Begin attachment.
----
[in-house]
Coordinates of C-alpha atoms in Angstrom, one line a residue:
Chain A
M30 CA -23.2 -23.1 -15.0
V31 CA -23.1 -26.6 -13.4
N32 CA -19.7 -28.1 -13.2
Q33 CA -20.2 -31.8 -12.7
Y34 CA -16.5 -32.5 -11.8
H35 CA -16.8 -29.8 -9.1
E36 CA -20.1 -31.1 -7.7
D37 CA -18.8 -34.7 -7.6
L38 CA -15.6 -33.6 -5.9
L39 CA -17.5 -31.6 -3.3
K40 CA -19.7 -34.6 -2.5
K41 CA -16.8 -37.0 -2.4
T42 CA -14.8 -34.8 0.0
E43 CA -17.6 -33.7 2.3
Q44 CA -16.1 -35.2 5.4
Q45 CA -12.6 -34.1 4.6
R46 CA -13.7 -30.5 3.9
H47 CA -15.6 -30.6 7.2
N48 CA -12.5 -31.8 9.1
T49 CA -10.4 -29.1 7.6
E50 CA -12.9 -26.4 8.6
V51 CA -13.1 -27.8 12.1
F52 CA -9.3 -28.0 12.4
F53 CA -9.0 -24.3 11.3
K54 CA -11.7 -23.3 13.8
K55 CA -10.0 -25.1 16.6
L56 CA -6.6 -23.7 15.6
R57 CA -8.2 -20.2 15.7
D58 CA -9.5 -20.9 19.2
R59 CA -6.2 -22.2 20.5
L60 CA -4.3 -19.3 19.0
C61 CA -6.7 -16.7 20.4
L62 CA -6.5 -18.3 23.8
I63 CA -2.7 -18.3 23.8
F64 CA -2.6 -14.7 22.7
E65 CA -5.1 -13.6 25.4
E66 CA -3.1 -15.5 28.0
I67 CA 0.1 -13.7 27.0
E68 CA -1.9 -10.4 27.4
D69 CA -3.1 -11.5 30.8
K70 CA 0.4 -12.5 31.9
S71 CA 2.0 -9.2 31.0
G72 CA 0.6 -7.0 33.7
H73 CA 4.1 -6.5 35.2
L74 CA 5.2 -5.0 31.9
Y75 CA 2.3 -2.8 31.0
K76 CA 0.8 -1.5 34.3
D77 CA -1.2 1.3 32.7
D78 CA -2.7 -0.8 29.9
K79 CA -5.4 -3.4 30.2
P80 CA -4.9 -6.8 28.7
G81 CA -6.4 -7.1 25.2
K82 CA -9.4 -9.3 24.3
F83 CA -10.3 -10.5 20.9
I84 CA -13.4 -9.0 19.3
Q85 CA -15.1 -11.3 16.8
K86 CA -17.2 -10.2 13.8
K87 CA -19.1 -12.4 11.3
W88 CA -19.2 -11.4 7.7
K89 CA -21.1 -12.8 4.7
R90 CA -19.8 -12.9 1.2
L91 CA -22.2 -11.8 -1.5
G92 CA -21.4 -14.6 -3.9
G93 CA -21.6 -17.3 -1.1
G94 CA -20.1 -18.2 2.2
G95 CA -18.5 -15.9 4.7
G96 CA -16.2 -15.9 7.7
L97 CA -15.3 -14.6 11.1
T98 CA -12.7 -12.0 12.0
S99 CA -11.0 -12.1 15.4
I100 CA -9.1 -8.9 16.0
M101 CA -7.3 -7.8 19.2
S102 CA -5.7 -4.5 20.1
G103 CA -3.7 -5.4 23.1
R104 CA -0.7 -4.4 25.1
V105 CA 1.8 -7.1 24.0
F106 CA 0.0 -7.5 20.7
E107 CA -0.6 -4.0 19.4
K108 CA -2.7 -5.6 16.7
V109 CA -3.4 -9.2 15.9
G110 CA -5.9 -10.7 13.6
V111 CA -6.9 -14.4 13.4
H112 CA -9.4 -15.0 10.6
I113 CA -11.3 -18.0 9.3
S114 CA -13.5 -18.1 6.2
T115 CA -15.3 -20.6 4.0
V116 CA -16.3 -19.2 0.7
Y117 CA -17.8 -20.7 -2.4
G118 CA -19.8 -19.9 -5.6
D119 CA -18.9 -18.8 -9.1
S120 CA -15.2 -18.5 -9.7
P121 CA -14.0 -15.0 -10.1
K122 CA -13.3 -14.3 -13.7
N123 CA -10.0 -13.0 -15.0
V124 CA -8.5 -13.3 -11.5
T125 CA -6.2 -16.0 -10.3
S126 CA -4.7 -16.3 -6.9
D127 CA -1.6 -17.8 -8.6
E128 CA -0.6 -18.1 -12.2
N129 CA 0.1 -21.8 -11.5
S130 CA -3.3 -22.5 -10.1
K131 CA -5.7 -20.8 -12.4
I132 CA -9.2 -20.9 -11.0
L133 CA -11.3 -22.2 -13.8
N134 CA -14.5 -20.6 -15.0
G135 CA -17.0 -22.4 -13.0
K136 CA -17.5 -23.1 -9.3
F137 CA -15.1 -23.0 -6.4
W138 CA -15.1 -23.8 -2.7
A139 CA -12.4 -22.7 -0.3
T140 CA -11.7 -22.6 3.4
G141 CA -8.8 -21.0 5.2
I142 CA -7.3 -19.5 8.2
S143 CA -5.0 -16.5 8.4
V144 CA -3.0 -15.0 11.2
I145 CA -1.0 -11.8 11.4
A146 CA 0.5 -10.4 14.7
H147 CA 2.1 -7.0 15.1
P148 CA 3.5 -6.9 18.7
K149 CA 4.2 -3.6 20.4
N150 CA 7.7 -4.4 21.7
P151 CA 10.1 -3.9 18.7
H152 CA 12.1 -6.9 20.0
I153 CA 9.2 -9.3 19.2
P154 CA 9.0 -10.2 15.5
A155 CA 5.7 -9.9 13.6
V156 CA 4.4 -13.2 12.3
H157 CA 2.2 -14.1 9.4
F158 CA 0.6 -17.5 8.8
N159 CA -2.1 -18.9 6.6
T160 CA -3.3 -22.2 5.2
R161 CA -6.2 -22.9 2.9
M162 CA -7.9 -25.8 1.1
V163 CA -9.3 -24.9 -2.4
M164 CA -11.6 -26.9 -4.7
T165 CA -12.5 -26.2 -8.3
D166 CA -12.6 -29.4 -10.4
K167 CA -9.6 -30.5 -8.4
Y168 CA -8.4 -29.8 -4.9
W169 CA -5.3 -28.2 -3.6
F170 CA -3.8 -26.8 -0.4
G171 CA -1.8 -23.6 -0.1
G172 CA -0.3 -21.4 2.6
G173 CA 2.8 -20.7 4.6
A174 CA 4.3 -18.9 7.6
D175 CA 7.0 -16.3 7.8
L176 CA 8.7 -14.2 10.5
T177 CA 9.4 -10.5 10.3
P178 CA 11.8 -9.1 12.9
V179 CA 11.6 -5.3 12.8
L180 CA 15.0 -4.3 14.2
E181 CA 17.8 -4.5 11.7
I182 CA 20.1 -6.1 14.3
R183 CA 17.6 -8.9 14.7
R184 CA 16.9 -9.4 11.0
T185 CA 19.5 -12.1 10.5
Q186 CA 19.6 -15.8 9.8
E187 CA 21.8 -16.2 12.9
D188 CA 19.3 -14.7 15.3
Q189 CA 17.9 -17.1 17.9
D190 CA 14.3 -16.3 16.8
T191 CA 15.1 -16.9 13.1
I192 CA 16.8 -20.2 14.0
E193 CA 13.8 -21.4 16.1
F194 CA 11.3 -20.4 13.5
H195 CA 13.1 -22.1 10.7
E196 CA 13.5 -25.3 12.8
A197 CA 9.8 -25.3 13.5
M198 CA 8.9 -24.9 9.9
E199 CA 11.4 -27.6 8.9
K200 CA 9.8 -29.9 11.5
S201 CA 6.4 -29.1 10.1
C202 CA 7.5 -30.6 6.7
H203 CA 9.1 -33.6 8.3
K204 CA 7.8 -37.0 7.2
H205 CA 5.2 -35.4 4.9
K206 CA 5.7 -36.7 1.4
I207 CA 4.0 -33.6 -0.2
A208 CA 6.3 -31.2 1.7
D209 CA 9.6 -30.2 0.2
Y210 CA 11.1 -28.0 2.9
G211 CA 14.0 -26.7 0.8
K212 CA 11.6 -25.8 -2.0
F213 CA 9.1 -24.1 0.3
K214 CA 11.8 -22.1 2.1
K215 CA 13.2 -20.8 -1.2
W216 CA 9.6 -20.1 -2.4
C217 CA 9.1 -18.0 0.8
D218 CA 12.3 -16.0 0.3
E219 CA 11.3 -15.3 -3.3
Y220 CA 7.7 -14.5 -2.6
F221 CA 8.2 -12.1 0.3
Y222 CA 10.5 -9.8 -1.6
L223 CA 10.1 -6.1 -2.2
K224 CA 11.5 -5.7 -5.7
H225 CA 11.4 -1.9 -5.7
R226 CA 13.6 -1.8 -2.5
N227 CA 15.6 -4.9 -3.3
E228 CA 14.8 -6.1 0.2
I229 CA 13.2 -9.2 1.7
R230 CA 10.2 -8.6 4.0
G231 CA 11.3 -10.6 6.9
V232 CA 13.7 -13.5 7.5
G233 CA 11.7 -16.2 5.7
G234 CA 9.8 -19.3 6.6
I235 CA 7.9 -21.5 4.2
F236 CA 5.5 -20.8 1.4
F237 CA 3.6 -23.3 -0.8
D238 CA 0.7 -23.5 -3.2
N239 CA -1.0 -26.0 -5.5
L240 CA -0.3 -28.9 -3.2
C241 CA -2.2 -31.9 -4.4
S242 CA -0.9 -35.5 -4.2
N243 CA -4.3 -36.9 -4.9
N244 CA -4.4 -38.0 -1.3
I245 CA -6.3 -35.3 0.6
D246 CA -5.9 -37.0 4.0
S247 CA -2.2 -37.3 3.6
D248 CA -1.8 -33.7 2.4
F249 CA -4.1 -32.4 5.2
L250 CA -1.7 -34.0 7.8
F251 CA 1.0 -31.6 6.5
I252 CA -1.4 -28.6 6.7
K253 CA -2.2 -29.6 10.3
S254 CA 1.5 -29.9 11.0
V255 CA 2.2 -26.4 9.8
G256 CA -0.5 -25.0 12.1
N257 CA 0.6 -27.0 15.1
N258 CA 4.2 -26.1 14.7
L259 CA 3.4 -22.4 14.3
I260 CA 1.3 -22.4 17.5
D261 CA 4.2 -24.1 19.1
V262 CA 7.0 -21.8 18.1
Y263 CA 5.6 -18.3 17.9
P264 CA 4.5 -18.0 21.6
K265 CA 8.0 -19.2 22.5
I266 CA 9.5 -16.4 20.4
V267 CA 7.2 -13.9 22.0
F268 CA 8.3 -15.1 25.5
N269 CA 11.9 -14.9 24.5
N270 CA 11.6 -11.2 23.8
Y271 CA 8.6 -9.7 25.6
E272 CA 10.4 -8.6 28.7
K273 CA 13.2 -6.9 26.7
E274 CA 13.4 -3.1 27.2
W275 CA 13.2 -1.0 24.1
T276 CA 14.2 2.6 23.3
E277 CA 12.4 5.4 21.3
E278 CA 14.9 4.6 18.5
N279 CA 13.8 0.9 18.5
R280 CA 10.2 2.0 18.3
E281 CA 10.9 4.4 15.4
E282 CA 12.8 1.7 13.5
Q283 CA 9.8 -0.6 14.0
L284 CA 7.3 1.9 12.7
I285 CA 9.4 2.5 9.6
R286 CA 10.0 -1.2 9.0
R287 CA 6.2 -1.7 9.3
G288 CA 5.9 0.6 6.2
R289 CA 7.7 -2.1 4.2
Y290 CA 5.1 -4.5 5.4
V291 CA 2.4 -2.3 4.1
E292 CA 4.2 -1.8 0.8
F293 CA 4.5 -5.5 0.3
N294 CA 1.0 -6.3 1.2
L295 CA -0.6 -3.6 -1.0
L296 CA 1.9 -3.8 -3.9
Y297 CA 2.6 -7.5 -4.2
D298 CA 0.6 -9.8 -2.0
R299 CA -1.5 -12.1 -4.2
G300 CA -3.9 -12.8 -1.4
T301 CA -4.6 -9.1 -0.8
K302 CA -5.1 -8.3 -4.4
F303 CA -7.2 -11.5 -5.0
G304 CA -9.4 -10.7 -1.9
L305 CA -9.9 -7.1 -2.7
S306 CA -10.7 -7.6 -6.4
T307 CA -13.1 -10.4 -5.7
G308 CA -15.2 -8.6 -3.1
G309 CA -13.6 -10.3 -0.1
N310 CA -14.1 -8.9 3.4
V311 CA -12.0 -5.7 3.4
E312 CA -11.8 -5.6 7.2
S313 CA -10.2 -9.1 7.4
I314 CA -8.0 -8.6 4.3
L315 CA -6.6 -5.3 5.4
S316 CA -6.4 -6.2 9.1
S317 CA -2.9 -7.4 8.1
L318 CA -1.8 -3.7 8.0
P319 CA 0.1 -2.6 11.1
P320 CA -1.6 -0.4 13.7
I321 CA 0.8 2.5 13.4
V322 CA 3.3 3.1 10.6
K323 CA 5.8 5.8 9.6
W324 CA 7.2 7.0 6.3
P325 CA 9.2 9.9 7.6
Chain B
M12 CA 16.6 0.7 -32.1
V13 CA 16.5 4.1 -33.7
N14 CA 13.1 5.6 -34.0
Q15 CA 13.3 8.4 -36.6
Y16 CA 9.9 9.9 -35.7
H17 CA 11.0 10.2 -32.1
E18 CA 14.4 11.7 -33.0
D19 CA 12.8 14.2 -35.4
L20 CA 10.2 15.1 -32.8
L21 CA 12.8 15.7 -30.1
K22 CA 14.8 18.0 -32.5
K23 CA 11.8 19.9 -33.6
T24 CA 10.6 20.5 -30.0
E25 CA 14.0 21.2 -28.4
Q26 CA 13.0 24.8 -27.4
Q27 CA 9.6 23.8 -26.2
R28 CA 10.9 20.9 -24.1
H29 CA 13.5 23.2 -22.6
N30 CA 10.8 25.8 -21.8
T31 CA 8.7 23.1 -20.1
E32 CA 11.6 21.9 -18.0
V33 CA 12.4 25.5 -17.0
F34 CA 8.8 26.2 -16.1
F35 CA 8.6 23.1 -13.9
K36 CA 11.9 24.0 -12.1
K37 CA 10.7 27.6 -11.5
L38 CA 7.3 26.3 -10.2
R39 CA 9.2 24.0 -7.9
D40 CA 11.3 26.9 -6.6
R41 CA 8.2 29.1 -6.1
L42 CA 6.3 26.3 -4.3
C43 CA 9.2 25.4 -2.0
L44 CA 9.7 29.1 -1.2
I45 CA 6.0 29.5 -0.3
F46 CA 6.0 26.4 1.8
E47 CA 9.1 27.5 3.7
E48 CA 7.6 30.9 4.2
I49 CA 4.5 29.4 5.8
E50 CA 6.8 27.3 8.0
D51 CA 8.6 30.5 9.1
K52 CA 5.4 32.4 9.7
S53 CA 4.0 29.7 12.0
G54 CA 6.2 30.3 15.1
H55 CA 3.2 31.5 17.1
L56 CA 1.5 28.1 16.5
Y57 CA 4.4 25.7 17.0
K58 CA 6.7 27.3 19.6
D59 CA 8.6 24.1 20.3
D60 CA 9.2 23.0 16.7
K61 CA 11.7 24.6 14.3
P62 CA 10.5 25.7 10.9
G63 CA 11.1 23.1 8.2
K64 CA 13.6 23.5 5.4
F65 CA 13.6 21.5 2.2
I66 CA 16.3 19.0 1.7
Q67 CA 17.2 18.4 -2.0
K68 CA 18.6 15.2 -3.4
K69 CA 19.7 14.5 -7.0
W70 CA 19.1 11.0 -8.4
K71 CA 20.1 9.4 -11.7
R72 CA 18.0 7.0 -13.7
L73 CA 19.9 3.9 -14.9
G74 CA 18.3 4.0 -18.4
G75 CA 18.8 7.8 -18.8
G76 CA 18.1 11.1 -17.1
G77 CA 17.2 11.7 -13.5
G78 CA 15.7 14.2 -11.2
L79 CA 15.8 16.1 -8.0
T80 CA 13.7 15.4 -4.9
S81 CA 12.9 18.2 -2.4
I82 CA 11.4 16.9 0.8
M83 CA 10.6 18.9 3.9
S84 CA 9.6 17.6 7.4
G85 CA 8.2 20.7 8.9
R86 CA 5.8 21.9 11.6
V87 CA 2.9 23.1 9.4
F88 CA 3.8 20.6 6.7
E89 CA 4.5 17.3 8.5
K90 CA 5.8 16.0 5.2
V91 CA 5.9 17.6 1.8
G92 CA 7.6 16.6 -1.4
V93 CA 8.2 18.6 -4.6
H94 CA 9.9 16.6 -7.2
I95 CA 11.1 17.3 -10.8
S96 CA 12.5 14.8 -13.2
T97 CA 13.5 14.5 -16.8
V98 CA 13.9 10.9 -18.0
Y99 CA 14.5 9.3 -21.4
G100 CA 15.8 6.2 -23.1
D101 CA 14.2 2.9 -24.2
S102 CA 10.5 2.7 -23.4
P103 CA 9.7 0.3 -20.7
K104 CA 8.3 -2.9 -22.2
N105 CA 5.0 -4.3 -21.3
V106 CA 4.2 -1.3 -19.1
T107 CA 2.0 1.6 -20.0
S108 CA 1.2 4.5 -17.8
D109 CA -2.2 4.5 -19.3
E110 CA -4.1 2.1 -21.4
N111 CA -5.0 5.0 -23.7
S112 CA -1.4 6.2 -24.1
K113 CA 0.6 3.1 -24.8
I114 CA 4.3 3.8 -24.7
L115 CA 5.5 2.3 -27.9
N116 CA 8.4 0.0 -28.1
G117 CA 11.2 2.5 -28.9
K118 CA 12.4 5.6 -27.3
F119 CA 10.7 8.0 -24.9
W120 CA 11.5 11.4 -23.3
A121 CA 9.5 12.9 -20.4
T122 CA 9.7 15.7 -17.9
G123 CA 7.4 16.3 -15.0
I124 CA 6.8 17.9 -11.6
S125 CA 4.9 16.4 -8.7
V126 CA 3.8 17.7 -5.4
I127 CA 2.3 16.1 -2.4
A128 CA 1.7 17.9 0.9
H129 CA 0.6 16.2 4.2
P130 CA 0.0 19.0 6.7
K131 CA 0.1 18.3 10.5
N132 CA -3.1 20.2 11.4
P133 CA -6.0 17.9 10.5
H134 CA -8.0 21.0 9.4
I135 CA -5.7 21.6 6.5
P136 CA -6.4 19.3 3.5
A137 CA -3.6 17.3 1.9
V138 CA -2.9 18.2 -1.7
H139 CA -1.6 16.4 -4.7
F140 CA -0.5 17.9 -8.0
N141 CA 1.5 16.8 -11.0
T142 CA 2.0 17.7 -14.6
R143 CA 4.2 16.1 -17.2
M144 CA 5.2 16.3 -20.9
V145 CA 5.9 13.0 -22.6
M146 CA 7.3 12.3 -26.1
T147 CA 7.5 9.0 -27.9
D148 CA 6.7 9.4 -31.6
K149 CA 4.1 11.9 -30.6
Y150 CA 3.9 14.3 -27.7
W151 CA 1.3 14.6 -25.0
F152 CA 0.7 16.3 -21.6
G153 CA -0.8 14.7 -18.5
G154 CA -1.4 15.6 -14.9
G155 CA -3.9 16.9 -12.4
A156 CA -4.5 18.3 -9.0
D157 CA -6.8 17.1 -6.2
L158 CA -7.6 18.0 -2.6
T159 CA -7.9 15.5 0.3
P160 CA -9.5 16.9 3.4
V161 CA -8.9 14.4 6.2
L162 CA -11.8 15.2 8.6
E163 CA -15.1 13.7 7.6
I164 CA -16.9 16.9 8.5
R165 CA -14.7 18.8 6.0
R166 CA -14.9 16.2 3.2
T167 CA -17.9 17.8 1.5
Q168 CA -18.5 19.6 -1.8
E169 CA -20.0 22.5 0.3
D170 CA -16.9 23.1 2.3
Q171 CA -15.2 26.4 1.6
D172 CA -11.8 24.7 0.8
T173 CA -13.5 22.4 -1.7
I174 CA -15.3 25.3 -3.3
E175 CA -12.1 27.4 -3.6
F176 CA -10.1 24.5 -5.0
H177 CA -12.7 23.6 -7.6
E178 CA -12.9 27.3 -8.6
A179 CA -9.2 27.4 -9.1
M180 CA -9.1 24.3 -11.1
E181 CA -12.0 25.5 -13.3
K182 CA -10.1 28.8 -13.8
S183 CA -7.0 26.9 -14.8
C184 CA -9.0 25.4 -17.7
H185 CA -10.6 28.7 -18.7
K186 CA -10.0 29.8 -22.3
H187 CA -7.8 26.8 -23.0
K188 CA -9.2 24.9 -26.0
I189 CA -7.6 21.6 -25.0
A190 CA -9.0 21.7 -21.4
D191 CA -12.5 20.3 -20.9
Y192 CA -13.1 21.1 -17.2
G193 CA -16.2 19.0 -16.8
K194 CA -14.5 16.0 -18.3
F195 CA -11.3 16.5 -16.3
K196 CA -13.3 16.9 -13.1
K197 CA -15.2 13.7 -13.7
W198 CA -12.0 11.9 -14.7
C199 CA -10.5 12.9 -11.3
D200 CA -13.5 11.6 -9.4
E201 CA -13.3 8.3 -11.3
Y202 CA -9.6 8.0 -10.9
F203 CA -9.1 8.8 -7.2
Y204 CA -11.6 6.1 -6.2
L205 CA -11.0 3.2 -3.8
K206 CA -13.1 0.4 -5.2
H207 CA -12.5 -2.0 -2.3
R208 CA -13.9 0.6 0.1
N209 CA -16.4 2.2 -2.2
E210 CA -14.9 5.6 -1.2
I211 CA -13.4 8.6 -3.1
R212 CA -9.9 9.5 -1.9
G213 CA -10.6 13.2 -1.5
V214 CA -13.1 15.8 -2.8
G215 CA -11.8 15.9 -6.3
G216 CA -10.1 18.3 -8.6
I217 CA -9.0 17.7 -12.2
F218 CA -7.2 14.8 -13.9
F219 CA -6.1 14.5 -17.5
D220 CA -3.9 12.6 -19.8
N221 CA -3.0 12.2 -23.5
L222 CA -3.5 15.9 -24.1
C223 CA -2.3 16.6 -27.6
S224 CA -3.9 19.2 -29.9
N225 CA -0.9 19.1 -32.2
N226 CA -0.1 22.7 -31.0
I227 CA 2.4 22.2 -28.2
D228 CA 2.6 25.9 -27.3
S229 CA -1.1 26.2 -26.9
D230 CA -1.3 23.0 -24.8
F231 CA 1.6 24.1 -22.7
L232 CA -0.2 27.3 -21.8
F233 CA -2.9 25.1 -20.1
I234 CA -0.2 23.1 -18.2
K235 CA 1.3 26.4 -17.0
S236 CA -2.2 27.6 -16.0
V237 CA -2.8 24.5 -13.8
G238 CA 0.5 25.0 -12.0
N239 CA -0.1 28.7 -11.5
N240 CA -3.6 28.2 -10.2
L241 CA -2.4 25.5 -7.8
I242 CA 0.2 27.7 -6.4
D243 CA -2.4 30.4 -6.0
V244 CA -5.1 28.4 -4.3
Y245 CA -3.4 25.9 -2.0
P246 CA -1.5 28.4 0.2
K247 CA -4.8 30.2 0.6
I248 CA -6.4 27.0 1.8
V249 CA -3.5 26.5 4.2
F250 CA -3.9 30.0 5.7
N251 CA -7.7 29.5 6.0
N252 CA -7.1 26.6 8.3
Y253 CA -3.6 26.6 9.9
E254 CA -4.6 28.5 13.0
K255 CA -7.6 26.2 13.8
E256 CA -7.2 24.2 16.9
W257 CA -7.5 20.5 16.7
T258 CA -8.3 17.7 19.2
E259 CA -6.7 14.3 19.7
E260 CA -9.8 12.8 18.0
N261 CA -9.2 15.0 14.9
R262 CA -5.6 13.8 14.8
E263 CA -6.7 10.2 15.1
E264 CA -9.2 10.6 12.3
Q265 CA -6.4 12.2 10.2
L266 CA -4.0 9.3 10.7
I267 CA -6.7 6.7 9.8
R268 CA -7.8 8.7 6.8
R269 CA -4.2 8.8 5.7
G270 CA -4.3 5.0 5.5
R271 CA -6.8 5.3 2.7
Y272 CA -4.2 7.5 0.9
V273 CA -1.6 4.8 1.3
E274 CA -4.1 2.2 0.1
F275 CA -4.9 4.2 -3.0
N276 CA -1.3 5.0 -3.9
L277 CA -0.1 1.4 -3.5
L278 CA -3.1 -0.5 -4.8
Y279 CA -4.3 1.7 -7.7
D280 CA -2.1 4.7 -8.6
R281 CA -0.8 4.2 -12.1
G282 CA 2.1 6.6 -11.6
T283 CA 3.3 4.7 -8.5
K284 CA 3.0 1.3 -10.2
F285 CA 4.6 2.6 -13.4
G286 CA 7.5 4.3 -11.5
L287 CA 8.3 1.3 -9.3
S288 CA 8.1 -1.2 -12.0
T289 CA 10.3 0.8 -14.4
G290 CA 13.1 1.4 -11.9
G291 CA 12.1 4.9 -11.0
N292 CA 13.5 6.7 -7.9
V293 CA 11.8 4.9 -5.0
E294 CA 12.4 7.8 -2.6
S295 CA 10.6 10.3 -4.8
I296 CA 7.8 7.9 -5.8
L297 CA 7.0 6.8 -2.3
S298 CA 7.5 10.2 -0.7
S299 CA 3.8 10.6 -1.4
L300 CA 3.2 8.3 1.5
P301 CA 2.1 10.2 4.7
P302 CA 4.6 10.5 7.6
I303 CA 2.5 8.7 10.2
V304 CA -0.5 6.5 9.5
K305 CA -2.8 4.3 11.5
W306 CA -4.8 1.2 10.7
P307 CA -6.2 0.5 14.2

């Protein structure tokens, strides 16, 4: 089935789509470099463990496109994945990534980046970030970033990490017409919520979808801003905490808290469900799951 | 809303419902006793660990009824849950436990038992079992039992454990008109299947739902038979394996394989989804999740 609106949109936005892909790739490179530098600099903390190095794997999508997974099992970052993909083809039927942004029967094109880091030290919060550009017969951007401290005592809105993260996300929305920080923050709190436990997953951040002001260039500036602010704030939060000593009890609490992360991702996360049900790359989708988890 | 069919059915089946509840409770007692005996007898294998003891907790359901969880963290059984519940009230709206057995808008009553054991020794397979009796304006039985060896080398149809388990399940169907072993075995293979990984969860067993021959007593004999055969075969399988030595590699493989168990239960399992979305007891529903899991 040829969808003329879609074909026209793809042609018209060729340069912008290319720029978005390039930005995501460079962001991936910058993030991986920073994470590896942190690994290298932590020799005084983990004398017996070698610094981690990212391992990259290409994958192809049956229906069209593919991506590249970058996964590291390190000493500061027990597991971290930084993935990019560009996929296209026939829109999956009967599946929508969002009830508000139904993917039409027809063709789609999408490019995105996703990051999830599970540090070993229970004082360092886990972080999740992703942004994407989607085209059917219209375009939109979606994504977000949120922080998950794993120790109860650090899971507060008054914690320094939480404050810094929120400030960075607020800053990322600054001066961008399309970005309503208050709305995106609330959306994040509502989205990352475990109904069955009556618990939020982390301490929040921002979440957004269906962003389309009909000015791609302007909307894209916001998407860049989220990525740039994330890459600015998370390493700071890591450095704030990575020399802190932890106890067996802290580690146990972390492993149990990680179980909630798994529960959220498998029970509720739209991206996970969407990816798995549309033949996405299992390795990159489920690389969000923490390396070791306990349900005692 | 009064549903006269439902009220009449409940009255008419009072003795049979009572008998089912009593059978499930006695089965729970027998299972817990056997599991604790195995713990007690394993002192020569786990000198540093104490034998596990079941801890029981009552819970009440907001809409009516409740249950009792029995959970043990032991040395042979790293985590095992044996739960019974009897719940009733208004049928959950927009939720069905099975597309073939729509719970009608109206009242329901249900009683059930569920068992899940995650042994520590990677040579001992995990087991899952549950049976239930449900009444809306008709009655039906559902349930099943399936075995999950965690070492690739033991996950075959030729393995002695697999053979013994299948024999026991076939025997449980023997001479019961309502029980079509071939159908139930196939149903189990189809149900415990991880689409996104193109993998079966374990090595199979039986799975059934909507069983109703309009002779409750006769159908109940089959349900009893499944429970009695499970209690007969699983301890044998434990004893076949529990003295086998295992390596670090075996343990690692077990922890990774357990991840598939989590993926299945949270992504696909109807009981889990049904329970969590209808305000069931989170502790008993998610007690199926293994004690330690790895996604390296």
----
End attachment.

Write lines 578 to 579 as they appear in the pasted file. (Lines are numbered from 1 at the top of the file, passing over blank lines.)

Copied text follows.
T289 CA 10.3 0.8 -14.4
G290 CA 13.1 1.4 -11.9